What Good Are the Arts? by John CareyHailed as exhilarating and suggestive (Spectator), thought-provoking and entertaining (David Lodge, Sunday Times), and incisive and inspirational (Guardian), What Good are the Arts? offers a delightfully skeptical look at the nature of art. John Carey--one of Britains most respected literary critics--here cuts through the cant surrounding the fine arts, debunking claims that the arts make us better people or that judgments about art are anything more than personal opinion. But Carey does argue strongly for the value of art as an activity and for the superiority of one art in particular: literature. Literature, he contends, is the only art capable of reasoning, and the only art that can criticize. Literature has the ability to inspire the mind and the heart towards practical ends far better than any work of conceptual art. Here then is a lively and stimulating invitation to debate the value of art, a provocative book that anyone seriously interested in the arts should read (Michael Dirda, The Washington Post).
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A lesson with the art master
That the arts are somehow good for us is a common idea, but explaining why, or defining what is meant by "good" or "us" or even "the arts", is a tricky business. For the past two decades, in Blair's Britain no less than in Thatcher's, the case has been made on economic grounds: the arts are good, and therefore merit state support, because they provide jobs, attract consumers more people now go to the theatre than to football matches, it's claimed and contribute to the wealth of the nation. That the arts have value insofar as they keep accountants happy seems a dismal justification. But as John Carey's incisive and inspirational new book shows, there are far worse. To Hitler, whose programme of arts subsidy was one of the largest in the history of civilisation, what was good about art was that it "raises [people] above the petty cares of the moment and shows them that, after all, their individual woes are not of such great importance". As Carey sees it, Hitler's veneration of art wasn't a side-issue but the force that shaped and nourished his inhumanity.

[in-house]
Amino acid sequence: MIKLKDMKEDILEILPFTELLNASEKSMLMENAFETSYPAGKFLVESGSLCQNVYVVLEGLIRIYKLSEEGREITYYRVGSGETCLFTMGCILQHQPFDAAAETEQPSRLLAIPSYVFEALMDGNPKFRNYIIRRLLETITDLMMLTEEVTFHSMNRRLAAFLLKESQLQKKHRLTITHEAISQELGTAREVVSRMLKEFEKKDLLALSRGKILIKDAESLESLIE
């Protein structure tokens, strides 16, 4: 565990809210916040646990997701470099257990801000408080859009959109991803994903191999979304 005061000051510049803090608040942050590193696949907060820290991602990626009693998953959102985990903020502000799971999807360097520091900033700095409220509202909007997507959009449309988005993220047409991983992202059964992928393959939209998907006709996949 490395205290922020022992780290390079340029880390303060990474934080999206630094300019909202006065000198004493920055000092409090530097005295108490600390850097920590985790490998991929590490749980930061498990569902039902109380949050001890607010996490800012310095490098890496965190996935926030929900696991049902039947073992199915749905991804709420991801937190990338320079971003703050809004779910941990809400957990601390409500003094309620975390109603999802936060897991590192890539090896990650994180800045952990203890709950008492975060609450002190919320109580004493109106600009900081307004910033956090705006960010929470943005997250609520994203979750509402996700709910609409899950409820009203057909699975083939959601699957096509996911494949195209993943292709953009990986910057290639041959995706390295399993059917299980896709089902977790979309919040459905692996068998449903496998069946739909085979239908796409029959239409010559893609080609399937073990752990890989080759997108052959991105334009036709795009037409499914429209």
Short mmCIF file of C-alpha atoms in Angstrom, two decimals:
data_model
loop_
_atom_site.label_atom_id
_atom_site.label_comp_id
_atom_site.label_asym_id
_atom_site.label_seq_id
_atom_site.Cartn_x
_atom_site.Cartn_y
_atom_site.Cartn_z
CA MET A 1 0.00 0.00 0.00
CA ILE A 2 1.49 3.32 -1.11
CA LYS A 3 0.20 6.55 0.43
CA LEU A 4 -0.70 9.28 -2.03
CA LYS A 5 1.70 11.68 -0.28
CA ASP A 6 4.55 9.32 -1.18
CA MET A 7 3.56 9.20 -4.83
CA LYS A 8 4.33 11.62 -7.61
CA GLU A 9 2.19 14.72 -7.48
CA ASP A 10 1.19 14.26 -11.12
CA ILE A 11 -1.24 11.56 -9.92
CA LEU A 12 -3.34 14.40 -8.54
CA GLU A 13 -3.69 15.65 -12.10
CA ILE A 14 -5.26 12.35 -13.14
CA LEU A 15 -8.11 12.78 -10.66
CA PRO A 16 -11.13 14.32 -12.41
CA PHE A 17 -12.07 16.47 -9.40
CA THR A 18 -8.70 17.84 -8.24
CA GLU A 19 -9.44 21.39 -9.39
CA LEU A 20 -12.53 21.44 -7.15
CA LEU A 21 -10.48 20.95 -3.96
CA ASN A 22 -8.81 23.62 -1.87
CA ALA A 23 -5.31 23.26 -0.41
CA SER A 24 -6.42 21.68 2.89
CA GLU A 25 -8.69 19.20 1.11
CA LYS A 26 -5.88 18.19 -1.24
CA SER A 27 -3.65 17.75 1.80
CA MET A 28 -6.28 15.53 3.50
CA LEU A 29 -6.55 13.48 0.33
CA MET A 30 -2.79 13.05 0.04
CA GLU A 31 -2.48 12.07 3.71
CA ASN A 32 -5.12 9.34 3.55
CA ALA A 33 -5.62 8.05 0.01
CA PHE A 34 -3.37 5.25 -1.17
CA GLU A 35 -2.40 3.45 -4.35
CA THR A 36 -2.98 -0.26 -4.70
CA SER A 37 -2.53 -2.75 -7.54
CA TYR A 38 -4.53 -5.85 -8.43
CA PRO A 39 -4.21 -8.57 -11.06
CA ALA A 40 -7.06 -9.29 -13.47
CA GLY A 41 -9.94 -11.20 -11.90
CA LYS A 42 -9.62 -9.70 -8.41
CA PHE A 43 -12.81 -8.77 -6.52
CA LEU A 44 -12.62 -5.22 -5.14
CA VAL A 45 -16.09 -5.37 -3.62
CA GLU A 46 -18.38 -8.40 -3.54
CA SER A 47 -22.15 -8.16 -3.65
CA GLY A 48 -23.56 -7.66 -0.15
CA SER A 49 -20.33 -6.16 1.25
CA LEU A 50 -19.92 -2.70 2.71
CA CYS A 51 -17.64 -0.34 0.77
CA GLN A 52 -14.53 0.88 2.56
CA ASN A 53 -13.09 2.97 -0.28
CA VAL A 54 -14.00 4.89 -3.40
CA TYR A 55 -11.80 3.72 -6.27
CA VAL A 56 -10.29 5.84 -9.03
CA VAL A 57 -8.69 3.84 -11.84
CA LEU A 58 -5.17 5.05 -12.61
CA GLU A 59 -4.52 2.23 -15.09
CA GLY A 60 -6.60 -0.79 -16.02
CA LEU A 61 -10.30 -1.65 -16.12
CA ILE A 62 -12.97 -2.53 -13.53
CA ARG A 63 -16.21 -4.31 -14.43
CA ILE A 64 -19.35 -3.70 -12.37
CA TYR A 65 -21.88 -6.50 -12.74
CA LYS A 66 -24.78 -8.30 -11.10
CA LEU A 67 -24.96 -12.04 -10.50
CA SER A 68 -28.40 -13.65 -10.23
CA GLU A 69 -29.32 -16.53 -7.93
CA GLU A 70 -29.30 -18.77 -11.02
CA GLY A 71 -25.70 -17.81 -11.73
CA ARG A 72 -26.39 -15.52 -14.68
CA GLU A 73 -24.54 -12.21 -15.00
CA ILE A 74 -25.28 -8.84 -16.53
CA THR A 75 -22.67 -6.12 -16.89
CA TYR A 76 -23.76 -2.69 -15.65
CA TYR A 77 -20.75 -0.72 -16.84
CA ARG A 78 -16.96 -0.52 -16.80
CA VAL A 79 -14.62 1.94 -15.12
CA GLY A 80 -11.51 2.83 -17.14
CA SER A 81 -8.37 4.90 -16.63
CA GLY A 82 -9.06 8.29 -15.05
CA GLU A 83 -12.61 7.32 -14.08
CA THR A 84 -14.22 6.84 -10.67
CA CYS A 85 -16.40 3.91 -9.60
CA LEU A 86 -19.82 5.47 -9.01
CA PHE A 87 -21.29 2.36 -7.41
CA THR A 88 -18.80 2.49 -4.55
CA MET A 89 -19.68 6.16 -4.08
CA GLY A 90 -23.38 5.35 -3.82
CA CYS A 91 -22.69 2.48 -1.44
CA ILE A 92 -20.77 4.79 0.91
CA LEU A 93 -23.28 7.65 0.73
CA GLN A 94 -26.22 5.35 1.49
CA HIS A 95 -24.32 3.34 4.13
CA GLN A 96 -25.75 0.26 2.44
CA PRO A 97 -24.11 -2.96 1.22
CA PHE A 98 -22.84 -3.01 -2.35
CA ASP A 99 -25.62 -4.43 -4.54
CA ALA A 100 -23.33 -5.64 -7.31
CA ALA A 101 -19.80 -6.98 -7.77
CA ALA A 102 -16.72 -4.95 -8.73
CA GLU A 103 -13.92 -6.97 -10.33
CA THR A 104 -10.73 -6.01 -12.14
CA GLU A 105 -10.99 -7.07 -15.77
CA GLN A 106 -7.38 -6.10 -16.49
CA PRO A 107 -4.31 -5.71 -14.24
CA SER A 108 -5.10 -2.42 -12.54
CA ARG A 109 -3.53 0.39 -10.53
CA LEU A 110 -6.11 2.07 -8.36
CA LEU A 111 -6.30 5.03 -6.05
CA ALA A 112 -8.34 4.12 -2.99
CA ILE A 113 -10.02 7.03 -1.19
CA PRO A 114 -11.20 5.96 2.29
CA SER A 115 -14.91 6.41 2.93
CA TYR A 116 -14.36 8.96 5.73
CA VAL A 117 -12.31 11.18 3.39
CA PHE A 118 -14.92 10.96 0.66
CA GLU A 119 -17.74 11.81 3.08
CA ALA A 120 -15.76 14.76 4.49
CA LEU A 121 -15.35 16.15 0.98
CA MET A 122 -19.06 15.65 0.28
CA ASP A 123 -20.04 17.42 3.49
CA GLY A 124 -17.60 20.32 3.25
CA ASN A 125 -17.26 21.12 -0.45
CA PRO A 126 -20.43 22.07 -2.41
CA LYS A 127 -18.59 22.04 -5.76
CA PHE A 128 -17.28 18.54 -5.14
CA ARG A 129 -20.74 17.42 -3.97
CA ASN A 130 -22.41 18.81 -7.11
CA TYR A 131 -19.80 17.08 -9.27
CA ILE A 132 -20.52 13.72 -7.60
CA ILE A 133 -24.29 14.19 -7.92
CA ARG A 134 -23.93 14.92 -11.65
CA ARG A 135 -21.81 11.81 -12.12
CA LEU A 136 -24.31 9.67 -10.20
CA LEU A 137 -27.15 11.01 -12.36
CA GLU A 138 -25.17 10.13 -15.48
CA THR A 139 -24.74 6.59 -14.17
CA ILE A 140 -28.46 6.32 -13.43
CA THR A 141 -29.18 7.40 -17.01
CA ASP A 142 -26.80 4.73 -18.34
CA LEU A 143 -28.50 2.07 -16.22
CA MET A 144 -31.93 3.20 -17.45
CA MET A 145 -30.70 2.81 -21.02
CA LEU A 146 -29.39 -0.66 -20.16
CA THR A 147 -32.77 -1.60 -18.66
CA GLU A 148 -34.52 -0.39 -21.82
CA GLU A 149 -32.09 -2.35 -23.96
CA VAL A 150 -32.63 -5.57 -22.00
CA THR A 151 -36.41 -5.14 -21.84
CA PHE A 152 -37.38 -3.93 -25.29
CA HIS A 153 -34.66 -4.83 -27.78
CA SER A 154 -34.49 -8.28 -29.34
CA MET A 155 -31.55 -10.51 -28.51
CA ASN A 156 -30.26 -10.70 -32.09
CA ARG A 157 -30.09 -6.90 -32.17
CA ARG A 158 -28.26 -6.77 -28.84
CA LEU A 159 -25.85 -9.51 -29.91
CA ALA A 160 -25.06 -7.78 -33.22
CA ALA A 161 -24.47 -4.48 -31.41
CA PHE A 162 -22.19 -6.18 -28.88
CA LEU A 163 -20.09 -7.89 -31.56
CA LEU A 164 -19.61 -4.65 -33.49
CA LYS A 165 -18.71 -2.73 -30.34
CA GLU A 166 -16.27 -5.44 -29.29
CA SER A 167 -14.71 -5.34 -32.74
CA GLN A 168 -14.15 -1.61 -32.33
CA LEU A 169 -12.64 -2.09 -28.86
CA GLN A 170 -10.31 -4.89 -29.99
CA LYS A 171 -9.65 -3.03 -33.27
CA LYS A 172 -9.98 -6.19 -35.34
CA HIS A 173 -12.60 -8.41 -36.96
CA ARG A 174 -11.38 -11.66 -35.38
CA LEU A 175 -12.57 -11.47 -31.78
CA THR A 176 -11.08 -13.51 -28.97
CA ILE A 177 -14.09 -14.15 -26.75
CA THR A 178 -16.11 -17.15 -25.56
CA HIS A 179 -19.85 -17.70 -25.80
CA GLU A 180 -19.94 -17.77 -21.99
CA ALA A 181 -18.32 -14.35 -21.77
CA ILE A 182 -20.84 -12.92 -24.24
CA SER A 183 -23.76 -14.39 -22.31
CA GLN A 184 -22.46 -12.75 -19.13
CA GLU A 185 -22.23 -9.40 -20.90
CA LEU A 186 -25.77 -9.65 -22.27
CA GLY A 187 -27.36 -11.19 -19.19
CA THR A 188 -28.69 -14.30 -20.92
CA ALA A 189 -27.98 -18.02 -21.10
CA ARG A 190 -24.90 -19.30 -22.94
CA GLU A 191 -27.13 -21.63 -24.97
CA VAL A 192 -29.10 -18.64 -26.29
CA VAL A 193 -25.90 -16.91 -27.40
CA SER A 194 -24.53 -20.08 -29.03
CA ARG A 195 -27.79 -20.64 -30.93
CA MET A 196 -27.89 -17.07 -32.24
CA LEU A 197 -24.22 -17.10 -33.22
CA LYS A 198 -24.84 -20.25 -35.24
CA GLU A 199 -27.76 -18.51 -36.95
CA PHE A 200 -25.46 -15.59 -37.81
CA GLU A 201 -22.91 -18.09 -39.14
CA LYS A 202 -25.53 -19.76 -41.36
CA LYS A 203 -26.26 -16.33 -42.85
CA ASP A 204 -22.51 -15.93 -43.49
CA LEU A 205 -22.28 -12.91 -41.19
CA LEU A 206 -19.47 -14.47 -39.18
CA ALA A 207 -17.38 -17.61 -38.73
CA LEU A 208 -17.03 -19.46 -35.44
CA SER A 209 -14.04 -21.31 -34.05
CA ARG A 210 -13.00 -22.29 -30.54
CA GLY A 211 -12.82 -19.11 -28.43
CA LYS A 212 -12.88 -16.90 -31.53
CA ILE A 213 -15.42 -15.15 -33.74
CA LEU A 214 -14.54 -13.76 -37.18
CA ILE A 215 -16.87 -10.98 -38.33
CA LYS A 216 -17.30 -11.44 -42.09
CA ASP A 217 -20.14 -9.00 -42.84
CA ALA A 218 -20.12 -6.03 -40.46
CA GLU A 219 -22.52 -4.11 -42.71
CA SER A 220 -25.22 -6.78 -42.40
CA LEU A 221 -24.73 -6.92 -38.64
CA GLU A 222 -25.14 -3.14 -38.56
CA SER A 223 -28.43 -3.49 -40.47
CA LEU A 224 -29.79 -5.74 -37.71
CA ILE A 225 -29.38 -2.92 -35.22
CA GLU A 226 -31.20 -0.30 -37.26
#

February 8, by Vishy. What Good are the Arts? The column was about interesting books that the columnist had read recently. But when I enquired around in different bookshops, I realized that the book was not easily available. Finally, I went to the Oxford University Press office, and asked them whether they had a copy of the book. They said that it was there in their database, but was not readily available, and it would take a couple of months for them to procure it.
John Carey--one of Britain's most respected literary critics--here cuts through the cant surrounding the fine arts, debunking claims that the arts make us better.
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